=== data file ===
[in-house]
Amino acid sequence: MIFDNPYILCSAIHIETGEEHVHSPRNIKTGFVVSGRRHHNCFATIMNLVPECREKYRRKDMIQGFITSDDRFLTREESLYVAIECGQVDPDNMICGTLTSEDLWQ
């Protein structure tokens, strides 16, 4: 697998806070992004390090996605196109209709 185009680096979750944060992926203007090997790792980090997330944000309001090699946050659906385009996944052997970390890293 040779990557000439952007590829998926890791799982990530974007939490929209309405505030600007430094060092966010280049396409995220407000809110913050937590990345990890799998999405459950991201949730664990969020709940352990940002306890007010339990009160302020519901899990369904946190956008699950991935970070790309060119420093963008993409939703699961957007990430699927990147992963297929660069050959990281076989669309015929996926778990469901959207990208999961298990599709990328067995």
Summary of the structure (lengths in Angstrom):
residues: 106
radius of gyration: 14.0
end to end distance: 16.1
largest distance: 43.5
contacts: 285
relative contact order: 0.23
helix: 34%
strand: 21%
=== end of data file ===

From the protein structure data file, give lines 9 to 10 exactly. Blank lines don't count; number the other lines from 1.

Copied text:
contacts: 285
relative contact order: 0.23